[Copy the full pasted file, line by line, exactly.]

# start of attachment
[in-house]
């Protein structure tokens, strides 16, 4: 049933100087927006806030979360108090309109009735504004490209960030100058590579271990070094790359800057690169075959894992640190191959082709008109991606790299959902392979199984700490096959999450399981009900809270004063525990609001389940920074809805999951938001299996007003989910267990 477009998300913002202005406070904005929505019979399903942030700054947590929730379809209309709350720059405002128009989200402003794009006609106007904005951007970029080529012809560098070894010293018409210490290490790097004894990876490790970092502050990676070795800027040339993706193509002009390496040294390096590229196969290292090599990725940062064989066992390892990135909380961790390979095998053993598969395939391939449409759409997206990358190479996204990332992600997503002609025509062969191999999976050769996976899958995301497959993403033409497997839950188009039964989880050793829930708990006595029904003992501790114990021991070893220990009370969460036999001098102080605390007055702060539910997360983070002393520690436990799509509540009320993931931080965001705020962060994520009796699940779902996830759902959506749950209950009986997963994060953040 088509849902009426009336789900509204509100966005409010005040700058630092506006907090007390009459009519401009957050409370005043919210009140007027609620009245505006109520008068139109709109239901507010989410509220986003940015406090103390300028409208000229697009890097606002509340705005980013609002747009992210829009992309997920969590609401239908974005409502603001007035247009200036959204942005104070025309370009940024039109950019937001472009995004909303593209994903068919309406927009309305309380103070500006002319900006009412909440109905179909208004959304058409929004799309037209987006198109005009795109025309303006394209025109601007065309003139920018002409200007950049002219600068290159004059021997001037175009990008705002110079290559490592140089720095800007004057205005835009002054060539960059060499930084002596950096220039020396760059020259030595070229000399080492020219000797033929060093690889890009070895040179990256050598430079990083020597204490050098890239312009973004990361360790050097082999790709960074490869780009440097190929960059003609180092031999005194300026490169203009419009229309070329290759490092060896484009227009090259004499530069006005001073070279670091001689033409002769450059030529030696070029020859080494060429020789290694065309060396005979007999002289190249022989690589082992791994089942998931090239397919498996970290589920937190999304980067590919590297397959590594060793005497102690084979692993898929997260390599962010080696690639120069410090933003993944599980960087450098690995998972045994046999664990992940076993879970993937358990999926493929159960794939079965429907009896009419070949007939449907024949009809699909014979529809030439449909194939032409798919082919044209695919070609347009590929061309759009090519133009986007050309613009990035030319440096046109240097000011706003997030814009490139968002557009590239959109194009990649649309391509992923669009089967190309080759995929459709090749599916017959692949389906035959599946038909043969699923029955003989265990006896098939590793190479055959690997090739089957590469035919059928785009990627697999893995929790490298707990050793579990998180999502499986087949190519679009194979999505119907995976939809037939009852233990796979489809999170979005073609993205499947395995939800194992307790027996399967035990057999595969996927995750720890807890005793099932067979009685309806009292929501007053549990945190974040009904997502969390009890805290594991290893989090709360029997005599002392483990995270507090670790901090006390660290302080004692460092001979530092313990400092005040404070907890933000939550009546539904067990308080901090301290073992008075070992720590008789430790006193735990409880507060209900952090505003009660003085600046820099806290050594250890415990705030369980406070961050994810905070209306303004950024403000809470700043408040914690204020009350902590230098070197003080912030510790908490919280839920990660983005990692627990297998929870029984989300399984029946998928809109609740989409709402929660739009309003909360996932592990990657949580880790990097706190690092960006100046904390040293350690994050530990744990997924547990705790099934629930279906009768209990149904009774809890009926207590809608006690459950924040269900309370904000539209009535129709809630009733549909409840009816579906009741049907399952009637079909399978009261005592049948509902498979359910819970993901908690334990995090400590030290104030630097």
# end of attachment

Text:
[in-house]
């Protein structure tokens, strides 16, 4: 049933100087927006806030979360108090309109009735504004490209960030100058590579271990070094790359800057690169075959894992640190191959082709008109991606790299959902392979199984700490096959999450399981009900809270004063525990609001389940920074809805999951938001299996007003989910267990 477009998300913002202005406070904005929505019979399903942030700054947590929730379809209309709350720059405002128009989200402003794009006609106007904005951007970029080529012809560098070894010293018409210490290490790097004894990876490790970092502050990676070795800027040339993706193509002009390496040294390096590229196969290292090599990725940062064989066992390892990135909380961790390979095998053993598969395939391939449409759409997206990358190479996204990332992600997503002609025509062969191999999976050769996976899958995301497959993403033409497997839950188009039964989880050793829930708990006595029904003992501790114990021991070893220990009370969460036999001098102080605390007055702060539910997360983070002393520690436990799509509540009320993931931080965001705020962060994520009796699940779902996830759902959506749950209950009986997963994060953040 088509849902009426009336789900509204509100966005409010005040700058630092506006907090007390009459009519401009957050409370005043919210009140007027609620009245505006109520008068139109709109239901507010989410509220986003940015406090103390300028409208000229697009890097606002509340705005980013609002747009992210829009992309997920969590609401239908974005409502603001007035247009200036959204942005104070025309370009940024039109950019937001472009995004909303593209994903068919309406927009309305309380103070500006002319900006009412909440109905179909208004959304058409929004799309037209987006198109005009795109025309303006394209025109601007065309003139920018002409200007950049002219600068290159004059021997001037175009990008705002110079290559490592140089720095800007004057205005835009002054060539960059060499930084002596950096220039020396760059020259030595070229000399080492020219000797033929060093690889890009070895040179990256050598430079990083020597204490050098890239312009973004990361360790050097082999790709960074490869780009440097190929960059003609180092031999005194300026490169203009419009229309070329290759490092060896484009227009090259004499530069006005001073070279670091001689033409002769450059030529030696070029020859080494060429020789290694065309060396005979007999002289190249022989690589082992791994089942998931090239397919498996970290589920937190999304980067590919590297397959590594060793005497102690084979692993898929997260390599962010080696690639120069410090933003993944599980960087450098690995998972045994046999664990992940076993879970993937358990999926493929159960794939079965429907009896009419070949007939449907024949009809699909014979529809030439449909194939032409798919082919044209695919070609347009590929061309759009090519133009986007050309613009990035030319440096046109240097000011706003997030814009490139968002557009590239959109194009990649649309391509992923669009089967190309080759995929459709090749599916017959692949389906035959599946038909043969699923029955003989265990006896098939590793190479055959690997090739089957590469035919059928785009990627697999893995929790490298707990050793579990998180999502499986087949190519679009194979999505119907995976939809037939009852233990796979489809999170979005073609993205499947395995939800194992307790027996399967035990057999595969996927995750720890807890005793099932067979009685309806009292929501007053549990945190974040009904997502969390009890805290594991290893989090709360029997005599002392483990995270507090670790901090006390660290302080004692460092001979530092313990400092005040404070907890933000939550009546539904067990308080901090301290073992008075070992720590008789430790006193735990409880507060209900952090505003009660003085600046820099806290050594250890415990705030369980406070961050994810905070209306303004950024403000809470700043408040914690204020009350902590230098070197003080912030510790908490919280839920990660983005990692627990297998929870029984989300399984029946998928809109609740989409709402929660739009309003909360996932592990990657949580880790990097706190690092960006100046904390040293350690994050530990744990997924547990705790099934629930279906009768209990149904009774809890009926207590809608006690459950924040269900309370904000539209009535129709809630009733549909409840009816579906009741049907399952009637079909399978009261005592049948509902498979359910819970993901908690334990995090400590030290104030630097």